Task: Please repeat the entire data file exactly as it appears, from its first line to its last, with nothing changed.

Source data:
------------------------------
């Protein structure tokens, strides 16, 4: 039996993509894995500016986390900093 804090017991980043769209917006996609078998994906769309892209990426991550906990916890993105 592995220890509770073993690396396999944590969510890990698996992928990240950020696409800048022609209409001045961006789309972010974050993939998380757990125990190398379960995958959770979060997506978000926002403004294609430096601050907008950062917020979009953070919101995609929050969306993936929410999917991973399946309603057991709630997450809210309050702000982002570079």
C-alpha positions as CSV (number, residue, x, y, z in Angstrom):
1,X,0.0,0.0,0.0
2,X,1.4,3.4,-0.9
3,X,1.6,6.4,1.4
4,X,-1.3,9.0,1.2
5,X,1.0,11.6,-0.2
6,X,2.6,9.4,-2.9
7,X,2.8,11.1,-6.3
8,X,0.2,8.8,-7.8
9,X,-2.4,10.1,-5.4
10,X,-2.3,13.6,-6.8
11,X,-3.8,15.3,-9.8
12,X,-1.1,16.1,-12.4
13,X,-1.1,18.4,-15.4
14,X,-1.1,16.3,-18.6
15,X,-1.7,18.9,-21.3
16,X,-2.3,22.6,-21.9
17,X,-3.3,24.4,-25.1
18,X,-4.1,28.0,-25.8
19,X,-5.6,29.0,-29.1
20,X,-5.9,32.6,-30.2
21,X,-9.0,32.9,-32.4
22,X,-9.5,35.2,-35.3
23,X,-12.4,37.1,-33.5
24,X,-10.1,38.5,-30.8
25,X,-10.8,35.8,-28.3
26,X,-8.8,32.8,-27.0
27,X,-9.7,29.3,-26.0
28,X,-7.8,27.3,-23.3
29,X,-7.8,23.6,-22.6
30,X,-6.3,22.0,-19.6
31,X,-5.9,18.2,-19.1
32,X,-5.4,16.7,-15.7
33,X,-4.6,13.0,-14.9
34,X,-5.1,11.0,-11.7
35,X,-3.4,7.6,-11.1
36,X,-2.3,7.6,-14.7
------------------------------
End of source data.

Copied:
């Protein structure tokens, strides 16, 4: 039996993509894995500016986390900093 804090017991980043769209917006996609078998994906769309892209990426991550906990916890993105 592995220890509770073993690396396999944590969510890990698996992928990240950020696409800048022609209409001045961006789309972010974050993939998380757990125990190398379960995958959770979060997506978000926002403004294609430096601050907008950062917020979009953070919101995609929050969306993936929410999917991973399946309603057991709630997450809210309050702000982002570079």
C-alpha positions as CSV (number, residue, x, y, z in Angstrom):
1,X,0.0,0.0,0.0
2,X,1.4,3.4,-0.9
3,X,1.6,6.4,1.4
4,X,-1.3,9.0,1.2
5,X,1.0,11.6,-0.2
6,X,2.6,9.4,-2.9
7,X,2.8,11.1,-6.3
8,X,0.2,8.8,-7.8
9,X,-2.4,10.1,-5.4
10,X,-2.3,13.6,-6.8
11,X,-3.8,15.3,-9.8
12,X,-1.1,16.1,-12.4
13,X,-1.1,18.4,-15.4
14,X,-1.1,16.3,-18.6
15,X,-1.7,18.9,-21.3
16,X,-2.3,22.6,-21.9
17,X,-3.3,24.4,-25.1
18,X,-4.1,28.0,-25.8
19,X,-5.6,29.0,-29.1
20,X,-5.9,32.6,-30.2
21,X,-9.0,32.9,-32.4
22,X,-9.5,35.2,-35.3
23,X,-12.4,37.1,-33.5
24,X,-10.1,38.5,-30.8
25,X,-10.8,35.8,-28.3
26,X,-8.8,32.8,-27.0
27,X,-9.7,29.3,-26.0
28,X,-7.8,27.3,-23.3
29,X,-7.8,23.6,-22.6
30,X,-6.3,22.0,-19.6
31,X,-5.9,18.2,-19.1
32,X,-5.4,16.7,-15.7
33,X,-4.6,13.0,-14.9
34,X,-5.1,11.0,-11.7
35,X,-3.4,7.6,-11.1
36,X,-2.3,7.6,-14.7